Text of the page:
The father of the 7-year-old migrant who died after crossing into the United States signed a government form saying his daughter was healthy, as family members revealed that the duo wouldn’t qualify for asylum.
The girl, identified as Jakelin Maquin, and her father, Nery Caal, 29, were apprehended by Border Patrol agents in the New Mexico desert on Dec. 6, as part of a larger group of 163 migrants.
Four Border Patrol agents interviewed the group and looked for any signs of distress but found no signs of health issues.
Supporting the assessment was Caal, who signed a government form saying his daughter was healthy, reported The Associated Press. The form said the girl showed no sign of illness and reads, “Claims good health.” Another question asks whether she should be referred for emergency medical care or whether she should be in the general population and the latter box was checked.
The group was cared for at a facility at a nearby port of entry, Antelope Wells, that included access to restrooms, food, and water.
About eight hours after they were detained, Maquin and her father were loaded onto a bus at 4:30 a.m. to take them to the closest Border Patrol station, about 95 miles away in Lordsburg. An earlier bus took unaccompanied minors to the station.
Caal told Border Patrol agents that his daughter got sick and started vomiting around 5 a.m. When the bus arrived in Lordsburg at about 6:30 a.m., he said the girl was not breathing. She was attended to by emergency medical technicians who had been called to the station.
Border Patrol officials said in a statement sent to The Epoch Times that a Border Patrol EMT evaluated the girl and found that she had a 105.7-degree fever and called a local EMS, which rushed her to a hospital in El Paso via an air ambulance.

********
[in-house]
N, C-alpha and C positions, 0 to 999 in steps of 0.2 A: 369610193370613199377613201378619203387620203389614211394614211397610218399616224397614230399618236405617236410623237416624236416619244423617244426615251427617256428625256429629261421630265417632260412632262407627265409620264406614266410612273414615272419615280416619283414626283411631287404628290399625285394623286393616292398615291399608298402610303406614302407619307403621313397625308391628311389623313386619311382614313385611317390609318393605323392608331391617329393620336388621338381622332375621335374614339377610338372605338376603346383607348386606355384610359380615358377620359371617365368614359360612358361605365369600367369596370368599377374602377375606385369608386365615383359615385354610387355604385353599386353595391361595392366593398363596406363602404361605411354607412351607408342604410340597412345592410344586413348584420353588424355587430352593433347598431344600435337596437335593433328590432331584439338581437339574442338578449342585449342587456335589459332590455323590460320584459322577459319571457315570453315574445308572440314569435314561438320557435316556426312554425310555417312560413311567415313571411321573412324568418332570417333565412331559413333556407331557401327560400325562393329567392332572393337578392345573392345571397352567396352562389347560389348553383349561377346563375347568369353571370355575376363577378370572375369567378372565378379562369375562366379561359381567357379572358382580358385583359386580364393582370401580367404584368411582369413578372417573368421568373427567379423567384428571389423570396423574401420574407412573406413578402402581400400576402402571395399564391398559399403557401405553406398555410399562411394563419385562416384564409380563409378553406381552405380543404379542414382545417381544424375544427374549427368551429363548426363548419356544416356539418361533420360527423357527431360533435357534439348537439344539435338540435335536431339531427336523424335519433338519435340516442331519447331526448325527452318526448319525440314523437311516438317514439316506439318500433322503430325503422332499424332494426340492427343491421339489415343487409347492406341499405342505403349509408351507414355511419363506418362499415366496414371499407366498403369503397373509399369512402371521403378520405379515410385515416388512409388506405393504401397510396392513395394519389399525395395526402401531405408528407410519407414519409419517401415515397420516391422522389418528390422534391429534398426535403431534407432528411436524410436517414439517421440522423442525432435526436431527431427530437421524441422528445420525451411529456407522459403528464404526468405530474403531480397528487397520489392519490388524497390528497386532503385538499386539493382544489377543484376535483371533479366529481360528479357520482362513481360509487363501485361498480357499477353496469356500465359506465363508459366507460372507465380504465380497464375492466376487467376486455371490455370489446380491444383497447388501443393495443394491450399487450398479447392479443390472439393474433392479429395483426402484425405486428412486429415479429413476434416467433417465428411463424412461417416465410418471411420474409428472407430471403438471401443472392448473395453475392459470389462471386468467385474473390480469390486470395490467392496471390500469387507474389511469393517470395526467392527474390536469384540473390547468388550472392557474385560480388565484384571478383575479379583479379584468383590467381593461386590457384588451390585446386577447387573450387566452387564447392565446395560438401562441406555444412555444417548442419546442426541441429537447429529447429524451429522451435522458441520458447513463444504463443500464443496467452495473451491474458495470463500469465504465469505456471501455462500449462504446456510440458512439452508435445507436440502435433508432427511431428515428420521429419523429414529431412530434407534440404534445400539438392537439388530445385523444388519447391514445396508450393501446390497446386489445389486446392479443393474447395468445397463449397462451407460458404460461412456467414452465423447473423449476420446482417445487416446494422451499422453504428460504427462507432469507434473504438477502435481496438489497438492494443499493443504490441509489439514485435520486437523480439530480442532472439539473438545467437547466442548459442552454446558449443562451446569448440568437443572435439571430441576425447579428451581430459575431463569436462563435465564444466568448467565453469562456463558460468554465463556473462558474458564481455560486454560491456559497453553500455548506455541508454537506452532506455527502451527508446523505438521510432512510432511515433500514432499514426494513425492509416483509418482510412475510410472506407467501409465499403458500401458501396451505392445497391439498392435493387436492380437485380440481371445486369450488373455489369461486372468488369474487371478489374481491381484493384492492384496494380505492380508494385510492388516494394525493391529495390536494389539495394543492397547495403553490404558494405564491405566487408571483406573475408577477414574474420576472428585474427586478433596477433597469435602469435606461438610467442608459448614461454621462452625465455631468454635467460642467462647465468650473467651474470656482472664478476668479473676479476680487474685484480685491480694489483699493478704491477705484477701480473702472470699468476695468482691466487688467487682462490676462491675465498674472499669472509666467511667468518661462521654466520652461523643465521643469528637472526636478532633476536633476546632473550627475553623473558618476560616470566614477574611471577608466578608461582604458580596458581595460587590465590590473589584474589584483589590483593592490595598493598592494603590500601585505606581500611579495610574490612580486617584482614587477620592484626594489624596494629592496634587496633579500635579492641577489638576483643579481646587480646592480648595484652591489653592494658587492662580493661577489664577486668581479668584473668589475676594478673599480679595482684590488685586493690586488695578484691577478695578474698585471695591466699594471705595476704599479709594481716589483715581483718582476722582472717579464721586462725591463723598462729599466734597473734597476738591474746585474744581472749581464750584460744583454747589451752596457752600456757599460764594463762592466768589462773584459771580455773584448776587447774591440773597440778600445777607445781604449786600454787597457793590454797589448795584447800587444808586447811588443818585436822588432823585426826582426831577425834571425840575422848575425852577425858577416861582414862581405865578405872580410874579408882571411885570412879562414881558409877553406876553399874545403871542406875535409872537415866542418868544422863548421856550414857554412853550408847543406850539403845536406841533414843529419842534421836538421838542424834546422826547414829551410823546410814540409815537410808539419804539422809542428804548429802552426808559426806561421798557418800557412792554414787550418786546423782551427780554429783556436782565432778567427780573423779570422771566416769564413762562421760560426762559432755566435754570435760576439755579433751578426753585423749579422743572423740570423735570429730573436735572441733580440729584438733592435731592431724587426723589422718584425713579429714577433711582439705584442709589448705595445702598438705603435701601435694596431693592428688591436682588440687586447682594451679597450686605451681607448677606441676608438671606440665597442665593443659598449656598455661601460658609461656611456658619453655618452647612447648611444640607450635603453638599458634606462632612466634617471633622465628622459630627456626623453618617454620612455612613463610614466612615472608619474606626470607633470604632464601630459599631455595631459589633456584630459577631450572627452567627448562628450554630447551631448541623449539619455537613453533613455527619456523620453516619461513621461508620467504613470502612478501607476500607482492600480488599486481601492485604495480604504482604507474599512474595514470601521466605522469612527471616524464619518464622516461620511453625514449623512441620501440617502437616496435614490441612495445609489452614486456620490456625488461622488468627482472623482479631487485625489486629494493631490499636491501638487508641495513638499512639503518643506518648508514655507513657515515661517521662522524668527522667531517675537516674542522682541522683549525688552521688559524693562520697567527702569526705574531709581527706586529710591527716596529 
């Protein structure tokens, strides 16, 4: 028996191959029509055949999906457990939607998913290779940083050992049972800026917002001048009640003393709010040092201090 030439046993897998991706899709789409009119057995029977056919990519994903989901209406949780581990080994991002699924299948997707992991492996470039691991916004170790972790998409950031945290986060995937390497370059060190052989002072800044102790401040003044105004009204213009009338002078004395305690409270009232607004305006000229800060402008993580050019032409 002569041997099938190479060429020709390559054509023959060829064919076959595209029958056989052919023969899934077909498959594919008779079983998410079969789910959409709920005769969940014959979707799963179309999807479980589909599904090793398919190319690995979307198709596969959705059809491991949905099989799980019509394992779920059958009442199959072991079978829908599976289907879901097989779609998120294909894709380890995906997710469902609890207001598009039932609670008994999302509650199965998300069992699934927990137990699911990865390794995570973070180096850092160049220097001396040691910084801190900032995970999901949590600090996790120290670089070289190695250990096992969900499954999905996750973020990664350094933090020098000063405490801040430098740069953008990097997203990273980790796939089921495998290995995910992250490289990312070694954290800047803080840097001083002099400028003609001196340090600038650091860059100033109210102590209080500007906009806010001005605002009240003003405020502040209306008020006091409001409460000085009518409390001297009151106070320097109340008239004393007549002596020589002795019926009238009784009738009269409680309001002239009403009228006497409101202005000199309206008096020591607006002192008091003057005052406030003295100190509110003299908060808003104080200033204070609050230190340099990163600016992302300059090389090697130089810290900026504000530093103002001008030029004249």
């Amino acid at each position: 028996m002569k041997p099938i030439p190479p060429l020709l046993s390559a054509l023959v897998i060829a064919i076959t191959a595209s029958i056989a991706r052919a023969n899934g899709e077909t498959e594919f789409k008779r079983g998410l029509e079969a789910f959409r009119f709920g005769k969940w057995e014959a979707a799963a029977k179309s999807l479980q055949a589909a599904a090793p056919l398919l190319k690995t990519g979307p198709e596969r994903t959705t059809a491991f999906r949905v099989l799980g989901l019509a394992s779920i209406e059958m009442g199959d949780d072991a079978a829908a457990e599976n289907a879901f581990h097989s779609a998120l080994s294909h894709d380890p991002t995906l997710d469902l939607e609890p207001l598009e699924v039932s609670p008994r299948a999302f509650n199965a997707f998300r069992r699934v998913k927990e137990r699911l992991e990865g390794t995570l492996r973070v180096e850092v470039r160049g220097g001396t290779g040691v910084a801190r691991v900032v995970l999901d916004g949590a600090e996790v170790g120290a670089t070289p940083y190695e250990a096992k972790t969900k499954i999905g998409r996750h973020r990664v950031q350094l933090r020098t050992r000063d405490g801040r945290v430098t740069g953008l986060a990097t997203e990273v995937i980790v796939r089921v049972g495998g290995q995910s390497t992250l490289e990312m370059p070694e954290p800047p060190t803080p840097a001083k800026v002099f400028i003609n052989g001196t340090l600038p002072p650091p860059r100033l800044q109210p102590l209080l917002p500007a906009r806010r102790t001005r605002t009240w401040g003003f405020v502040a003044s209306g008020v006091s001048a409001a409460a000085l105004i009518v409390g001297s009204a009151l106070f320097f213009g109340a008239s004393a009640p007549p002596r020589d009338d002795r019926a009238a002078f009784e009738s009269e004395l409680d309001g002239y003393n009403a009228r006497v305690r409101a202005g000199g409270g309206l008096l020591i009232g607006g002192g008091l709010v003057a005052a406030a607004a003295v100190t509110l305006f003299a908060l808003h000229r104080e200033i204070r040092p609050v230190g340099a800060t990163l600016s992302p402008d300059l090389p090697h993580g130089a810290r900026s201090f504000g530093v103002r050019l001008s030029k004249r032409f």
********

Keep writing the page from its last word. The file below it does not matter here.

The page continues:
The girl was revived after going into cardiac arrest but she died less than 24 hours later.
Caal later told Border Patrol officials that he had not given her food or water for days while they trekked to and into the United States.
“Our agents are almost always outnumbered in the middle of the night,” a Border Patrol official told reporters on a conference call Friday, reported CNN. “There is no indication that it was a lack of attention that resulted in this. The questions were asked. The observations were made and there was no indication that she had any health conditions.”
An investigation was opened by the agency’s Office of Professional Responsibility and the Department of Homeland Security investigator general also opened an investigation. Border Patrol said an autopsy is also planned.
The department said the loss of life shows the danger of entering the United States outside ports of entries, adding: “We are begging parents not to put themselves or their children at risk attempting to enter illegally.”
Hogan Gidley, a White House spokesman, told reporters on Friday that the situation was horrific and tragic.
“Our hearts go out to the family and to anyone who’s suffered any type of danger and peril that they see so often when they make that trek up from the southern border,” he said.
Not Eligible for Aslyum
Family members of the deceased girl said that she and her father set out from a rural area of Guatemala, the Alta Verapaz region, because they lived in poverty.
Poverty isn’t accepted as an asylum condition. The father has not appeared to attempt to claim asylum as of yet, though he’s hired a lawyer and hasn’t spoken to the press from the El Paso shelter where he’s staying.
“He wanted to work, because he said he could make a better living there,” Domingo Caal, the girl’s grandfather, told CNN.
Caal, the girl’s father, has three other children with his wife. The rest of the family stayed behind in their village.
While it’s unclear how much debt they accumulated to make the journey north, the elder Caal said the family is worried they won’t be able to pay it.
“It really hurts,” Domingo Caal added about his granddaughter’s death. “Honestly, it’s hard to take in.”